Although the Mátyás Church is historically more important, a majority of tourists bypass it and head instead to the adjacent Neo-Romanesque Fishermen’s Bastion, one of the most popular places in the city.
The reason is that the Bastion – a fortification on the old city walls named for the fishermen who defended the castle from that position – offers the best, and most spectacular, views of the city. Of course, it’s an especially nice place to have drinks in the evening.
It’s a good place to start a 2-day tour of Budapest since it provides a great panorama of the city, giving you the opportunity to get a good sense of where you’ll be heading. But come back for drinks in the evening – the views are spectacular at sunset.
If You Go:
Open: daily, 24 hours a day.
Admission: Free, except for a small fee for the towers
Note: The easiest way to get to Fisherman’s Bastion is from the Matthias Church, which is very close. Just walk towards the river.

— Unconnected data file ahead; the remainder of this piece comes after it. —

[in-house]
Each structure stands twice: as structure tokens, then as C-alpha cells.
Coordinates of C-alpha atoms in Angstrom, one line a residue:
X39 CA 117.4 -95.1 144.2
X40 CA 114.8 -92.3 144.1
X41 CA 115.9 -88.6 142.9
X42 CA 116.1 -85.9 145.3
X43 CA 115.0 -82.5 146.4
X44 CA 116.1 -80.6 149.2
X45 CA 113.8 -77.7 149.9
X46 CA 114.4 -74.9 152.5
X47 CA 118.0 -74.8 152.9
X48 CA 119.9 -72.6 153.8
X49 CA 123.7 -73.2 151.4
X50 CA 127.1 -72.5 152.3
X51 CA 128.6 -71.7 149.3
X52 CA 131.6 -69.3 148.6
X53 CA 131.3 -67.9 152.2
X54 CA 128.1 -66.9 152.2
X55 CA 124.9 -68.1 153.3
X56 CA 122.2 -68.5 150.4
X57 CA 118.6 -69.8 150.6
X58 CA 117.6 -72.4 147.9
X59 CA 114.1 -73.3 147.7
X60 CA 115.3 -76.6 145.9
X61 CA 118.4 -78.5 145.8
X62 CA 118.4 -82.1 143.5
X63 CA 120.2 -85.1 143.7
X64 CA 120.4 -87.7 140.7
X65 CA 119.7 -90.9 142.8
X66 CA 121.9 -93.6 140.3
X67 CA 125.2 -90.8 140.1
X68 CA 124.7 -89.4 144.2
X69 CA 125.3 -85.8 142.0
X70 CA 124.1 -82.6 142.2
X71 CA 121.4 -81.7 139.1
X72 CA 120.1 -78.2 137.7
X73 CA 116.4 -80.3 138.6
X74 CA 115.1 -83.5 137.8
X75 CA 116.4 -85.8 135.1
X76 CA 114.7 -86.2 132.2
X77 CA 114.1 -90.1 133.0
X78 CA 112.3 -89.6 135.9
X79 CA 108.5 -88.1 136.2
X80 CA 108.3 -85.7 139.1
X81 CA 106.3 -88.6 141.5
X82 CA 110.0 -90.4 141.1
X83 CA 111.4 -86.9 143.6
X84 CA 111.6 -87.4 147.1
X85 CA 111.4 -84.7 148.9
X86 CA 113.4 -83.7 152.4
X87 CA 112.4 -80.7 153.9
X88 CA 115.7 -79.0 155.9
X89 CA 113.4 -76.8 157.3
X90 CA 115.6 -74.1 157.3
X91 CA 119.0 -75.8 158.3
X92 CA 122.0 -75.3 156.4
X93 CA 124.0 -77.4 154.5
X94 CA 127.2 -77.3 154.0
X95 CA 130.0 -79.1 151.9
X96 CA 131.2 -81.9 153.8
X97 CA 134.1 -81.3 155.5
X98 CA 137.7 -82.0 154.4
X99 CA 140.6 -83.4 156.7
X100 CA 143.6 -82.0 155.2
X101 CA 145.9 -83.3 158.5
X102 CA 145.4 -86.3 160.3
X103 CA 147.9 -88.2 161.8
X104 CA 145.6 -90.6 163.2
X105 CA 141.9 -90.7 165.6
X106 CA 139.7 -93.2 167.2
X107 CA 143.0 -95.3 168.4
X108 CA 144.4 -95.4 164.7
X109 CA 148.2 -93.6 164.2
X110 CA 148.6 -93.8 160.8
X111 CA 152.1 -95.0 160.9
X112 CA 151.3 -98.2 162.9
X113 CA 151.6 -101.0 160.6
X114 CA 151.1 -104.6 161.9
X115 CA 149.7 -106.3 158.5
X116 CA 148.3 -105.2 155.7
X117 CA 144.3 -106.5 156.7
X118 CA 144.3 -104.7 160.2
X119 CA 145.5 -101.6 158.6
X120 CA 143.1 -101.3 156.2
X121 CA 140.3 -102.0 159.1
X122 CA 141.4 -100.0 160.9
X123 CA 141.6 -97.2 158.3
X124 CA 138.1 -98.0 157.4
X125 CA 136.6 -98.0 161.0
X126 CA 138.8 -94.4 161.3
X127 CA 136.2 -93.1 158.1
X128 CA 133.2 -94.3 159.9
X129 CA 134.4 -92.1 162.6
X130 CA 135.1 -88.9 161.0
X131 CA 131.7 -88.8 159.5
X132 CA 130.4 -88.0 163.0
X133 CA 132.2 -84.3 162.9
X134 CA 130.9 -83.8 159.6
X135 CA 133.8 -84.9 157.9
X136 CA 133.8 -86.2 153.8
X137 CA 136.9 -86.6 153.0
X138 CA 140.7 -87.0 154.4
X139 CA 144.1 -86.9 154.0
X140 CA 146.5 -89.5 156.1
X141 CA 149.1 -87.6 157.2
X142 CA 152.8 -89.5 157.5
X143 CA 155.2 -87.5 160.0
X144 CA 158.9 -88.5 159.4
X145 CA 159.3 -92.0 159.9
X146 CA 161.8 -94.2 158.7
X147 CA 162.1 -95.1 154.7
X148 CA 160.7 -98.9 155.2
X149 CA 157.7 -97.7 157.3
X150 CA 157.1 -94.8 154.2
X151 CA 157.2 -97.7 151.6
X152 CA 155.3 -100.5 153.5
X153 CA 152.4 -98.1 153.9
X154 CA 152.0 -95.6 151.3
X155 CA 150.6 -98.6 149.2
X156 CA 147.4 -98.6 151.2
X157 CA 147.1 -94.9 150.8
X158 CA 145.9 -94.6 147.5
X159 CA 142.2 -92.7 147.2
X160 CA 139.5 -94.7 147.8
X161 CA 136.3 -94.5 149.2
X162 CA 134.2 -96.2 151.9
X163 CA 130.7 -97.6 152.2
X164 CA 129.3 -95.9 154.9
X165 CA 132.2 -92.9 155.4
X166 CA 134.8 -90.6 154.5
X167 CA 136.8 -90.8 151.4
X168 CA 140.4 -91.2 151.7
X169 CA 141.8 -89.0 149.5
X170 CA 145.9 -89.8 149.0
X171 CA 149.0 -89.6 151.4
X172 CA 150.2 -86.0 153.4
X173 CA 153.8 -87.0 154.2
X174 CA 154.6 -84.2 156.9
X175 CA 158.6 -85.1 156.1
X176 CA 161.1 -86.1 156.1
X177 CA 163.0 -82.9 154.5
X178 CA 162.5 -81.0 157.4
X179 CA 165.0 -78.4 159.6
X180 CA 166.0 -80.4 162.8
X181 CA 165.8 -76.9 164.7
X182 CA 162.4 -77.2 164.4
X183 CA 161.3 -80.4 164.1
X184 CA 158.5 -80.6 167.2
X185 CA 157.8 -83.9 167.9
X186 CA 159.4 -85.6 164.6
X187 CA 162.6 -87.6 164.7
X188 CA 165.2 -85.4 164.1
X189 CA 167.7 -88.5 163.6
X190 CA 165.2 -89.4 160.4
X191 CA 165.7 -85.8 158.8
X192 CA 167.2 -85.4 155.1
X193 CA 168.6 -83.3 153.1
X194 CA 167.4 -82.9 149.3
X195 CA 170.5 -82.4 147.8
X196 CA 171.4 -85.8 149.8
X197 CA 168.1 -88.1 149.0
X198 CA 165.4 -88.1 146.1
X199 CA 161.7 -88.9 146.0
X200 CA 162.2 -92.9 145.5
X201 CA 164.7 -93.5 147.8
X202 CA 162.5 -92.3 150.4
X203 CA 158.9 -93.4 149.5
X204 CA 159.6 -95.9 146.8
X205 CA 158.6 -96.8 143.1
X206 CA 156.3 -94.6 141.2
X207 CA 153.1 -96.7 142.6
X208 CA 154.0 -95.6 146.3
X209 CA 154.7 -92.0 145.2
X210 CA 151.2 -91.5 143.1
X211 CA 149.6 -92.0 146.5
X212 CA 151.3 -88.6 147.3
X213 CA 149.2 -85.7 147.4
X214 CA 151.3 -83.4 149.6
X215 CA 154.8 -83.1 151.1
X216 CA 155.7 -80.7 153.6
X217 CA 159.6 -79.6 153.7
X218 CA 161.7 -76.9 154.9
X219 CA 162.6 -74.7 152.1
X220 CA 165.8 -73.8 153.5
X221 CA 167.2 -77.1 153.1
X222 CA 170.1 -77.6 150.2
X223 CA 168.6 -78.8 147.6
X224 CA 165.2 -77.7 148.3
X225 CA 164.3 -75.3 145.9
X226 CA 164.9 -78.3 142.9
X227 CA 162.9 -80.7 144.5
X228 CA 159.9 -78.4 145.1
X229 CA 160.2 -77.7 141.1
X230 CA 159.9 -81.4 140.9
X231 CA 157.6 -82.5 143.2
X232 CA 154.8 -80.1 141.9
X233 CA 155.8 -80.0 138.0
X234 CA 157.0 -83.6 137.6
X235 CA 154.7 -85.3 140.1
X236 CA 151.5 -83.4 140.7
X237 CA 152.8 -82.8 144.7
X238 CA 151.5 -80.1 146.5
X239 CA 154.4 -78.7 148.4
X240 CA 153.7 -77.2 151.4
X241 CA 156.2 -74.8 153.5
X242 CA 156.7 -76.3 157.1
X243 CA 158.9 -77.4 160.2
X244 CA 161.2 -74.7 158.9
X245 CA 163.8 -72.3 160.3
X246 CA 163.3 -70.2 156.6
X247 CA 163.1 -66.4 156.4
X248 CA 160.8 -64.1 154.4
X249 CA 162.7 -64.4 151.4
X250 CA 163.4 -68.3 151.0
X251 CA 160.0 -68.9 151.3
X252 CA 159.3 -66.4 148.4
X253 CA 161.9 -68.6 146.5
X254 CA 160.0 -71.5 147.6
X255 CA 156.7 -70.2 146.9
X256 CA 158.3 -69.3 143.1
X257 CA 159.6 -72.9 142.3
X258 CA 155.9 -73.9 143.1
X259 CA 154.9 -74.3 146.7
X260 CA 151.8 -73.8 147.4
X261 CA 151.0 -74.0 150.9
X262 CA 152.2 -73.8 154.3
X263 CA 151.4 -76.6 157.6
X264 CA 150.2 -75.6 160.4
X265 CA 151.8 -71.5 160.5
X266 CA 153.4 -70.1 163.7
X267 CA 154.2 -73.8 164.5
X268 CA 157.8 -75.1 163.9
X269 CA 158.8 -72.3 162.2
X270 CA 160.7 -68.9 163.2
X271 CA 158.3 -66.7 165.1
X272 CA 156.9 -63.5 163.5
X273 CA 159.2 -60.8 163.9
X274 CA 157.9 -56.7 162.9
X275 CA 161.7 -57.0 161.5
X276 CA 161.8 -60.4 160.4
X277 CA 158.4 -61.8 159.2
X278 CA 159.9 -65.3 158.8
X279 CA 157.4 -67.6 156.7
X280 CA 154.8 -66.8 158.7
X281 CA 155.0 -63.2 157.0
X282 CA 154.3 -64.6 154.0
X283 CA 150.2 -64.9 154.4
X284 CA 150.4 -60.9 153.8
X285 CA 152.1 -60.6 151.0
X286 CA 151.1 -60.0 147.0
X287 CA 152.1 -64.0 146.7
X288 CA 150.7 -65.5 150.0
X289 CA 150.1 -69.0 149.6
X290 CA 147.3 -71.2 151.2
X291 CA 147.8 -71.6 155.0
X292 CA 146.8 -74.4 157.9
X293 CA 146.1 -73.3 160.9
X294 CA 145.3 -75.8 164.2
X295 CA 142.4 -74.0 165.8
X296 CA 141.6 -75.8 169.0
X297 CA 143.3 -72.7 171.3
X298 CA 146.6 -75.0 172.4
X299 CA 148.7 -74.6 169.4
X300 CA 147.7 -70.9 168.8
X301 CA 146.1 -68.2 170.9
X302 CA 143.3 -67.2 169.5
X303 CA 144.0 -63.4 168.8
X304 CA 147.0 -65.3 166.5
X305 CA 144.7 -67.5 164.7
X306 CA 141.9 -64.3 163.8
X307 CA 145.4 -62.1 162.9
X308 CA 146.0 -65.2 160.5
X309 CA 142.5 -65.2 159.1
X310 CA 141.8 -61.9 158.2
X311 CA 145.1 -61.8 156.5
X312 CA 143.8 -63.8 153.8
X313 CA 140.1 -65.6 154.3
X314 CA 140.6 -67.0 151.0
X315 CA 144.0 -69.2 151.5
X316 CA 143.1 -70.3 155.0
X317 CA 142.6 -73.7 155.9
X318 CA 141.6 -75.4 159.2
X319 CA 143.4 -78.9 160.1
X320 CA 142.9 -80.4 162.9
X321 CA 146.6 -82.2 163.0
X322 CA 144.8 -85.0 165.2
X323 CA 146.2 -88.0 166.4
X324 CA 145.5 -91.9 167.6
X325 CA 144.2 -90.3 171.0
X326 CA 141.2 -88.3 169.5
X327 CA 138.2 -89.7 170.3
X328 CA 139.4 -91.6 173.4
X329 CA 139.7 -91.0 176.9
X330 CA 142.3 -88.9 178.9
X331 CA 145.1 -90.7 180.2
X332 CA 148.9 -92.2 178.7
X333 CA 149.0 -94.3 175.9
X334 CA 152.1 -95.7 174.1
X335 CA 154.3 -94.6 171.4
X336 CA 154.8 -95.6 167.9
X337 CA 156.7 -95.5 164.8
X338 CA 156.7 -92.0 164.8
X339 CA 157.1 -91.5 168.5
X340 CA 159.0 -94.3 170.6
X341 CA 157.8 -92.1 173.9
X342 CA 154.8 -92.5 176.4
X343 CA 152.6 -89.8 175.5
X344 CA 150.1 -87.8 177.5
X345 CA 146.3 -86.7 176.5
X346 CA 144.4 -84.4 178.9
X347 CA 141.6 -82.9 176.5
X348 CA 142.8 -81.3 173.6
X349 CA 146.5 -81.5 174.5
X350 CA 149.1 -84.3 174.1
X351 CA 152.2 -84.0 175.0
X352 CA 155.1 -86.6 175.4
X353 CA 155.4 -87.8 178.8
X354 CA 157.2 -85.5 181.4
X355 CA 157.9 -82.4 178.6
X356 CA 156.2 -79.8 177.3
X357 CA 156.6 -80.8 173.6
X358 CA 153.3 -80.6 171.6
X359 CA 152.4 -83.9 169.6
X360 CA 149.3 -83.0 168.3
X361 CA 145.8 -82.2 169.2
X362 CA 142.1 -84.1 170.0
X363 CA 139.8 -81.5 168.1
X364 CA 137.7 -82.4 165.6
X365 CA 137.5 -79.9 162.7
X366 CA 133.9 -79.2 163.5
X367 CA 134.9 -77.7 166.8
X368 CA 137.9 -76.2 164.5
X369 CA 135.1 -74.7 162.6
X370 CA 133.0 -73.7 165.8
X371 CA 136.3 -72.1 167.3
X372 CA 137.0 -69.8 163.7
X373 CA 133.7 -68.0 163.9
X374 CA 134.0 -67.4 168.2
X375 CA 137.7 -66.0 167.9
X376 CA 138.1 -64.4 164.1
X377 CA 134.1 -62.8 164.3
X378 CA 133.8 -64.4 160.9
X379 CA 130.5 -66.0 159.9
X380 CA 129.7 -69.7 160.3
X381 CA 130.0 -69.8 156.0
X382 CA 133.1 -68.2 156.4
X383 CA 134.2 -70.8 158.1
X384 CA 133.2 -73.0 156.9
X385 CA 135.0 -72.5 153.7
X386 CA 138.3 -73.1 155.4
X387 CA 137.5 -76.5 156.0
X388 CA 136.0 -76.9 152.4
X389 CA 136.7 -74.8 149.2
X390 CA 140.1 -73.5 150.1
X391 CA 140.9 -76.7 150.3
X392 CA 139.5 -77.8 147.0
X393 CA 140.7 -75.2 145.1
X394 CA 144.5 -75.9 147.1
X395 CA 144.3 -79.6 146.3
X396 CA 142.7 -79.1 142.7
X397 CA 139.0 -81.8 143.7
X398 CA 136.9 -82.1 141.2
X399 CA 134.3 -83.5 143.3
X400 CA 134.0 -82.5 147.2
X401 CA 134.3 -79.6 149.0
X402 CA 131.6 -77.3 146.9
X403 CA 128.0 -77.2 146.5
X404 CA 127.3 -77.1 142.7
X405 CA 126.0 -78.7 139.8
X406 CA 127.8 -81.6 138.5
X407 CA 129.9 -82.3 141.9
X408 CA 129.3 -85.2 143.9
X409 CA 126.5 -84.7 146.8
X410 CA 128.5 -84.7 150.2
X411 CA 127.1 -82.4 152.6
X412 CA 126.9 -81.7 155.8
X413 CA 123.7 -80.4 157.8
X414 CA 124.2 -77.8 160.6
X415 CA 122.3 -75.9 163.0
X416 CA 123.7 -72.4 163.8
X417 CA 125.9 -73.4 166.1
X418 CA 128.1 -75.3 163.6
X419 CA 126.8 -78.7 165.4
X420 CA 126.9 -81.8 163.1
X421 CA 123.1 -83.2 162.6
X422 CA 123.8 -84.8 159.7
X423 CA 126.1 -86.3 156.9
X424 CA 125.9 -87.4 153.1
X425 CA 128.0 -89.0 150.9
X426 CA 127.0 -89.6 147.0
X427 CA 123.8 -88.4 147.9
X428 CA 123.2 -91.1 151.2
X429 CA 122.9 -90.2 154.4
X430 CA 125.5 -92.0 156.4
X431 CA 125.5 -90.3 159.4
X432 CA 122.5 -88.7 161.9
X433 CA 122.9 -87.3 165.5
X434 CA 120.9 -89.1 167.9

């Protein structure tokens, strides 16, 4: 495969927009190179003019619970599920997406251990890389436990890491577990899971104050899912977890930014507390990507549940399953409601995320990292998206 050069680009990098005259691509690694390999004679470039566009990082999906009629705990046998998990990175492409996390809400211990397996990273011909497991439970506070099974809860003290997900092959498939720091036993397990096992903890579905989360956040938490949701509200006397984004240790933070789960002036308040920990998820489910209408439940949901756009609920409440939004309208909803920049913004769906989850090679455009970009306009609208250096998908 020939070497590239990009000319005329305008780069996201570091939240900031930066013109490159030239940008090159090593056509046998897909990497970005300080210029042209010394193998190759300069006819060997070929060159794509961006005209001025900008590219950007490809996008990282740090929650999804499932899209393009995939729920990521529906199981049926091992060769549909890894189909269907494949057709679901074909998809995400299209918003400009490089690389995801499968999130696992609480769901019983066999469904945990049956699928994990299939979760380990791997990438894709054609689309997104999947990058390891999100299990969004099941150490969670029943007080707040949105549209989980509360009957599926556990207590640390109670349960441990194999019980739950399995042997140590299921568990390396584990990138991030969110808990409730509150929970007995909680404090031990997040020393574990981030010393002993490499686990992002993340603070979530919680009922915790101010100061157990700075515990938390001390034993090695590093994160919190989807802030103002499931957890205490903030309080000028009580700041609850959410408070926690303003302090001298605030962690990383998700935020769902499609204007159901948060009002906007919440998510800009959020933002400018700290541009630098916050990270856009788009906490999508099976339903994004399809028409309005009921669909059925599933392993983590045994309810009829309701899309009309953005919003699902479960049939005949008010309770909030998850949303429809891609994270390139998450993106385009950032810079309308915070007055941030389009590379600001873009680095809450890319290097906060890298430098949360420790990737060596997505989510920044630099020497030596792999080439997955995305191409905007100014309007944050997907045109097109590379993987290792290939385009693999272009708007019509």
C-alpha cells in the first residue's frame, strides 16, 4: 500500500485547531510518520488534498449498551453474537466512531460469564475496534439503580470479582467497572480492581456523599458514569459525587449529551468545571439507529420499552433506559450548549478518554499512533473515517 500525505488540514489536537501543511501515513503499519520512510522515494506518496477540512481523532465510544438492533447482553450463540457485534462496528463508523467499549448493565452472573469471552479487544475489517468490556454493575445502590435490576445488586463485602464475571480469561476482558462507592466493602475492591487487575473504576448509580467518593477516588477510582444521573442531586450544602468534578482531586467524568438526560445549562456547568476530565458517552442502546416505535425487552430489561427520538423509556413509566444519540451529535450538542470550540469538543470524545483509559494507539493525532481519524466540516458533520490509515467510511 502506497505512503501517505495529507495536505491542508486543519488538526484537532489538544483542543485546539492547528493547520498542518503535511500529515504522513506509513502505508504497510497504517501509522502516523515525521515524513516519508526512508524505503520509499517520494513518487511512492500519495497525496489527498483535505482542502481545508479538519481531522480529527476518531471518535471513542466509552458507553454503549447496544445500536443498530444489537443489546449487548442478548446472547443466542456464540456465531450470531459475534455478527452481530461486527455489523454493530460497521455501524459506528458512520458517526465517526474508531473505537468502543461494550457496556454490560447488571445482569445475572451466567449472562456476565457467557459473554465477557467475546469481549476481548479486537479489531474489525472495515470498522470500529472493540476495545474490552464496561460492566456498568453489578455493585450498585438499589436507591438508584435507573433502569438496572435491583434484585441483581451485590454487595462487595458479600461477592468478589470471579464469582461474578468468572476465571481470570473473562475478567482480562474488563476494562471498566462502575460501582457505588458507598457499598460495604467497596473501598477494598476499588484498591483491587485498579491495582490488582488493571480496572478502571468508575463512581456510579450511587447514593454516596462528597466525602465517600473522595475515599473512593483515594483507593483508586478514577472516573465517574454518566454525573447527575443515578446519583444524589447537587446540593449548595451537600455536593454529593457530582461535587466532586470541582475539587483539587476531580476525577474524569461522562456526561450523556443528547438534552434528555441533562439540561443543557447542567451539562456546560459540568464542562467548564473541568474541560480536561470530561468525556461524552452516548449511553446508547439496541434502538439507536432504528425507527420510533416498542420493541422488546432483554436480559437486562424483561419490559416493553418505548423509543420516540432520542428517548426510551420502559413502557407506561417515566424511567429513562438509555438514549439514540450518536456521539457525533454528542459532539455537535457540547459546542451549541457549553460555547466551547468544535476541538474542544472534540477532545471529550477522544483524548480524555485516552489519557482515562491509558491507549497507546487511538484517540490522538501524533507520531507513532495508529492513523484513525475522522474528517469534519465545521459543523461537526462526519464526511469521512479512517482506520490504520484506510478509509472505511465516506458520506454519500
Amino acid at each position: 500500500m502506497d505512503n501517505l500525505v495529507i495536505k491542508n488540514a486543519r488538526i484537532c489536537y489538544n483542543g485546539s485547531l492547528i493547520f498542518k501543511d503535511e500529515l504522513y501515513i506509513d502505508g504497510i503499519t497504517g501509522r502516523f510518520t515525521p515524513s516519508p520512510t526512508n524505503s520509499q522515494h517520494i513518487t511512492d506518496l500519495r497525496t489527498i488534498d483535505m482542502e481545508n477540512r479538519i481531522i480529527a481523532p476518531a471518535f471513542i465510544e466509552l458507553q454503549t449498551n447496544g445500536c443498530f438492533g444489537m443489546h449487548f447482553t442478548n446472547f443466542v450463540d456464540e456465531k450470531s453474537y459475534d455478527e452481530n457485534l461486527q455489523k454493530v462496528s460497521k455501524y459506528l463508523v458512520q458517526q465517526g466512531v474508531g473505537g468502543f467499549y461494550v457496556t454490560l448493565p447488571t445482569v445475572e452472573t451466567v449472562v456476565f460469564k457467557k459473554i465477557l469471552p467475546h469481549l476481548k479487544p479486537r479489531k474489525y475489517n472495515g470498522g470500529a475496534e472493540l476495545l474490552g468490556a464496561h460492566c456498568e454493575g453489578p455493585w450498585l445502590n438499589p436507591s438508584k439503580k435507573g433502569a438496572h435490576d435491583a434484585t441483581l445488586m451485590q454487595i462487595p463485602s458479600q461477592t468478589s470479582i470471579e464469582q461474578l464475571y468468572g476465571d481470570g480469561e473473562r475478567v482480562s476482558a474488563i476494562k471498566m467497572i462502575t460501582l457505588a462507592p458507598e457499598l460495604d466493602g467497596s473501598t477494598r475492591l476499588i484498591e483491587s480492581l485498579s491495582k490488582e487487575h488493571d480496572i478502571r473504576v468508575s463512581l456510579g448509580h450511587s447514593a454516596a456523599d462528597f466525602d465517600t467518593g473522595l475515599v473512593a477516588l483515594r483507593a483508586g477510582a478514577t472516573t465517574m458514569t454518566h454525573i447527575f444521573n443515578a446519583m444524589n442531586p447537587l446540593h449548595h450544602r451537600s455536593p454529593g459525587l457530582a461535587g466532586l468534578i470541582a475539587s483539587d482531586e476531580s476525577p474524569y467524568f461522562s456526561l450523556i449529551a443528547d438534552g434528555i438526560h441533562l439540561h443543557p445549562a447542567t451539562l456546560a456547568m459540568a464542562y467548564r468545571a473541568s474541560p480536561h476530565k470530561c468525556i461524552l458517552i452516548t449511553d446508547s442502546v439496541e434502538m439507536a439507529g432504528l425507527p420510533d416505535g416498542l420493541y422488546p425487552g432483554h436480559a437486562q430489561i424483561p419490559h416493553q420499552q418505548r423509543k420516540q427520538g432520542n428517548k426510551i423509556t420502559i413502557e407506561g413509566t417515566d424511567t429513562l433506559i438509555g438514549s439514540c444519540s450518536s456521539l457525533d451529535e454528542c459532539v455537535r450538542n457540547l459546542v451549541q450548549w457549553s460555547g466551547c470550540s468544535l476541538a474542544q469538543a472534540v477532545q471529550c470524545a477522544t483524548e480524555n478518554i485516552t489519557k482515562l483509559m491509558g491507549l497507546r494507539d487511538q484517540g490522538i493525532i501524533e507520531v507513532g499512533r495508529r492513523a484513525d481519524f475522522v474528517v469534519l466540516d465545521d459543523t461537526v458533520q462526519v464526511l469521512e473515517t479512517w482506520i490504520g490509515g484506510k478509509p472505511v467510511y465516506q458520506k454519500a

Visit the Castle District / North Buda on Your 2 Days in Budapest Itinerary
On the western, hilly side of the Danube, the Castle District undoubtedly provides the best views of Budapest and the river.
Like Mátyás Church, most people bypass it completely to see Fishermen’s Bastion, not realizing that it’s a lovely area with a unique ambiance. You’ll also find it has some of the best restaurants in the city.
In any case, Leave time to wander about the neighborhood, perhaps stopping in one of the little cafés for coffee or a glass of wine.
Don’t Miss the Hungarian Parliament
The defining landmark of the city, the Hungarian Parliament building, was the largest in the world when completed in 1902. While it’s most often viewed from the Buda side of the Danube, you should take the time to visit it and see it up close.
In addition to the expected government faculties, including the National Assembly Hall and the Prime Minister’s Office, the building also contains beautiful works of art and the Crown Jewels of Hungary – the Crown of St. Stephen and the Royal Scepter.
The only way to see all of these things (and others), however, is by a guided tour when the parliament isn’t in session.
There are several tours in English daily. On the other hand, they may take quite a bit of time so during a 2-day-tour of Budapest you may just want to admire the city from afar.
If You Go:
Another Addition to Your 2 Days in Budapest Itinerary: a Walk Down Andrássy Street
Spending 2 days days in the city, I found this to be the best overall thing to do in Budapest. Take a taxi to Heroes’ Square, a UNESCO World Heritage Site and home of the Museum of Fine Arts, and walk back down Andrassy Street towards the Danube.